This post is not what you think it’s going to be.
While there has (and will be) plenty of fodder for those who disagree with and/or mock certain religious sects and/or warn against false prophets and scheisters, there really is a greater message that kept popping up through out this whole (non) event.
Many times, from people of many different faiths (or lack thereof) I read the following statement.
“We should all treat every day as if it was our last on this earth”
Regardless of one’s faith and belief in the afterlife (or lack thereof) those words ring true.
Time and time again, I have seen people taken from this life unexpectedly, traumatically and with regrets. As a paramedic, I saw people panic and fight the inevitable, only to lose their battle for life in a way that I would not wish on anyone.
It is not always sudden.
The last words spoken to me by my own mother when I (rather forcefully and emotionally) indicated that she needed to follow post surgical instructions and take care of herself were angry, “I’M THE ADULT, You don’t get to tell me what to do!”. After those words, she took the phone off the hook, barred the doors and windows, refused to answer the pleas of her best friends and neighbors (and the police who were called for welfare checks) through the doors and windows and screamed “GO AWAY! LEAVE ME ALONE”. Legally, no one, not even the police could force entry under these circumstances.
Just as I predicted, just as I told her would happen if she did not at least try to do something, anything to improve her health (not in her psychological makeup to do so, then or ever), she died alone, in her home. I will spare you the details relayed to me by the medical examiner, but they will haunt me for the rest of my life.
While this event (and the life and events leading up to it) were traumatic and will take a lifetime to work through, I do have to give her credit for dying on her own terms, in her own home.
Thank goodness, it does not always end that way.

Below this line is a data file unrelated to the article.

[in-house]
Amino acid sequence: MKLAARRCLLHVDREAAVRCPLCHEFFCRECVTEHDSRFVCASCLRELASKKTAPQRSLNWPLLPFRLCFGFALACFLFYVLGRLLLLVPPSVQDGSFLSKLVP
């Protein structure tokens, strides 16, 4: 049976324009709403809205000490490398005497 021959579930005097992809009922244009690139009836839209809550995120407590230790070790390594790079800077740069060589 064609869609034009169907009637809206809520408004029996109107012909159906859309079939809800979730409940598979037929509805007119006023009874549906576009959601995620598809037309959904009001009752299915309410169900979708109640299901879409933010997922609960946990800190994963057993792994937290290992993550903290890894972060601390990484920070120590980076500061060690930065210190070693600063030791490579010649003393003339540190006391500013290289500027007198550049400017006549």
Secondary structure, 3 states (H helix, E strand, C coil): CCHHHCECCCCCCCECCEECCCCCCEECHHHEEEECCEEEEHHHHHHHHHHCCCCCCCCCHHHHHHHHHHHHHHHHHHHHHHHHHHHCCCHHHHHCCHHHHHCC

During my 13 years as a paramedic, I saw a lot of people die. The fact is, if it’s someone’s time, if the injury (and illnesses cause injury to the heart, brain and cells) is too great, even the best and most swift medical intervention can not stop the inevitable.
I have watched a lot of people die.
When someone is ready to die, to move on, to be released from pain and is at peace, it is a truly beautiful thing to watch, and this may sound weird, but I consider myself blessed to have been there for these moments.
Today, one of my very best friends from high school was there when her best friend, father of her children and husband was released from these earthly bonds after a courageous battle with cancer.
I have been privileged over the last year and a half not only to witness this courageous battle, but to experience the love, faith, laughter, tears and finally acceptance of the inevitable.
Even from across the country, I knew that if not today, it could be tomorrow or the day after.
When today’s email came, I did not need to read it to know why it was sent.
This journey was truly amazing, not for the medical treatments and remissions, but for the love and faith Craig and his family displayed even though the most challenging of times.
While he fought the good fight, he and his family also prepared themselves for the end of that battle.
They lived every moment as if it was their last.
While he still had the strength, the family reinforced connections and made memories.
When he could no longer do so, they made sure he had friends visit and call and constantly, they made arrangements to be with him 24/7 and let him know how loved he was.
My amazing friend Nina, almost daily, shared her joy, her sorrow, her fears, her courage and her vulnerability with her friends and loved ones. I’m pretty sure she never slept.
In his last moments on this earth, Craig was surrounded by loved ones (friends, family and pets) in a peaceful place with a beautiful view.
Sometimes we look at other beliefs with skepticism at best.
I can say that the honest, giving, loving, non-judgmental way in which Craig and Nina lived their lives is as “Christ like” as I have ever seen.
I honestly don’t know if there is a heaven or not.
Even though we are of different faiths, I thoroughly believe that if there is one, that Craig is there and he will be joined by Nina and the rest of his family.
I love this photo of their family. What makes it even better is my friend Nina’s statement, “The irony of this photo is that Craig isn’t exactly a fan of the dog.”
For those who are interested in the physical and spiritual journey, Craig’s Caring Bridge website is available here
My heart breaks for the loss my dear friend suffered today.
But there is also joy for the life they lived together and knowing that his last moments here are the best that anyone could ever hope for.